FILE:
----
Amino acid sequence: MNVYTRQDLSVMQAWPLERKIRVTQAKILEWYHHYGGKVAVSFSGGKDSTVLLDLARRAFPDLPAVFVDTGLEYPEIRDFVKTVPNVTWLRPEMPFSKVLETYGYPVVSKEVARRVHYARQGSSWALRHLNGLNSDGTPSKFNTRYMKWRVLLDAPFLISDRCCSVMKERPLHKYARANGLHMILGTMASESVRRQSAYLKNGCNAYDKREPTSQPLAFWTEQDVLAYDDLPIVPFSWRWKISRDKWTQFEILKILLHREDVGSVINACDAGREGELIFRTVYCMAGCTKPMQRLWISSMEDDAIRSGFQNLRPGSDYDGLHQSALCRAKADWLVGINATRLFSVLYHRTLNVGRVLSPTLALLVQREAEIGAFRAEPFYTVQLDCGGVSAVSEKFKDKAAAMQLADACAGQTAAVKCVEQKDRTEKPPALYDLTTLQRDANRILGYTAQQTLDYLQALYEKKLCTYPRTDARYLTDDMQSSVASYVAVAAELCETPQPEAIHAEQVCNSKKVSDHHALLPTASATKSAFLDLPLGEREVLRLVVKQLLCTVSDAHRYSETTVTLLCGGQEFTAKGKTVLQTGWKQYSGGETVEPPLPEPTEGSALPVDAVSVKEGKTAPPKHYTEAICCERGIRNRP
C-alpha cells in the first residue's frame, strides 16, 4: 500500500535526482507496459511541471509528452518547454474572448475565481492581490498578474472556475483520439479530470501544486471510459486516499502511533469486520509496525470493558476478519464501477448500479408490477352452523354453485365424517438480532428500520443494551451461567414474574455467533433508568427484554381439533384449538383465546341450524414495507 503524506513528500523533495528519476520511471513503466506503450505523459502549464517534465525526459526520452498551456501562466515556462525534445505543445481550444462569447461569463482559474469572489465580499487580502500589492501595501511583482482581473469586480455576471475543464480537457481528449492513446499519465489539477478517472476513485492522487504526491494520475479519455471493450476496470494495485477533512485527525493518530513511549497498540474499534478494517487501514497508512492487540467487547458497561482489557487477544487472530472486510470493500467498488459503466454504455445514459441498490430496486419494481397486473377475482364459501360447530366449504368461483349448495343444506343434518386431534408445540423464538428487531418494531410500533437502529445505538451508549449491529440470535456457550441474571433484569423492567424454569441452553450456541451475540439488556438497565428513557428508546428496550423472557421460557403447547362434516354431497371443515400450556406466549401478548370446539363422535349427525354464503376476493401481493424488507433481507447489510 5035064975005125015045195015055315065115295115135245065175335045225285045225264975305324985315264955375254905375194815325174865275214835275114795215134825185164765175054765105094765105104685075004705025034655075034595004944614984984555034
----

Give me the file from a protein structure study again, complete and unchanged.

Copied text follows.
Amino acid sequence: MNVYTRQDLSVMQAWPLERKIRVTQAKILEWYHHYGGKVAVSFSGGKDSTVLLDLARRAFPDLPAVFVDTGLEYPEIRDFVKTVPNVTWLRPEMPFSKVLETYGYPVVSKEVARRVHYARQGSSWALRHLNGLNSDGTPSKFNTRYMKWRVLLDAPFLISDRCCSVMKERPLHKYARANGLHMILGTMASESVRRQSAYLKNGCNAYDKREPTSQPLAFWTEQDVLAYDDLPIVPFSWRWKISRDKWTQFEILKILLHREDVGSVINACDAGREGELIFRTVYCMAGCTKPMQRLWISSMEDDAIRSGFQNLRPGSDYDGLHQSALCRAKADWLVGINATRLFSVLYHRTLNVGRVLSPTLALLVQREAEIGAFRAEPFYTVQLDCGGVSAVSEKFKDKAAAMQLADACAGQTAAVKCVEQKDRTEKPPALYDLTTLQRDANRILGYTAQQTLDYLQALYEKKLCTYPRTDARYLTDDMQSSVASYVAVAAELCETPQPEAIHAEQVCNSKKVSDHHALLPTASATKSAFLDLPLGEREVLRLVVKQLLCTVSDAHRYSETTVTLLCGGQEFTAKGKTVLQTGWKQYSGGETVEPPLPEPTEGSALPVDAVSVKEGKTAPPKHYTEAICCERGIRNRP
C-alpha cells in the first residue's frame, strides 16, 4: 500500500535526482507496459511541471509528452518547454474572448475565481492581490498578474472556475483520439479530470501544486471510459486516499502511533469486520509496525470493558476478519464501477448500479408490477352452523354453485365424517438480532428500520443494551451461567414474574455467533433508568427484554381439533384449538383465546341450524414495507 503524506513528500523533495528519476520511471513503466506503450505523459502549464517534465525526459526520452498551456501562466515556462525534445505543445481550444462569447461569463482559474469572489465580499487580502500589492501595501511583482482581473469586480455576471475543464480537457481528449492513446499519465489539477478517472476513485492522487504526491494520475479519455471493450476496470494495485477533512485527525493518530513511549497498540474499534478494517487501514497508512492487540467487547458497561482489557487477544487472530472486510470493500467498488459503466454504455445514459441498490430496486419494481397486473377475482364459501360447530366449504368461483349448495343444506343434518386431534408445540423464538428487531418494531410500533437502529445505538451508549449491529440470535456457550441474571433484569423492567424454569441452553450456541451475540439488556438497565428513557428508546428496550423472557421460557403447547362434516354431497371443515400450556406466549401478548370446539363422535349427525354464503376476493401481493424488507433481507447489510 5035064975005125015045195015055315065115295115135245065175335045225285045225264975305324985315264955375254905375194815325174865275214835275114795215134825185164765175054765105094765105104685075004705025034655075034595004944614984984555034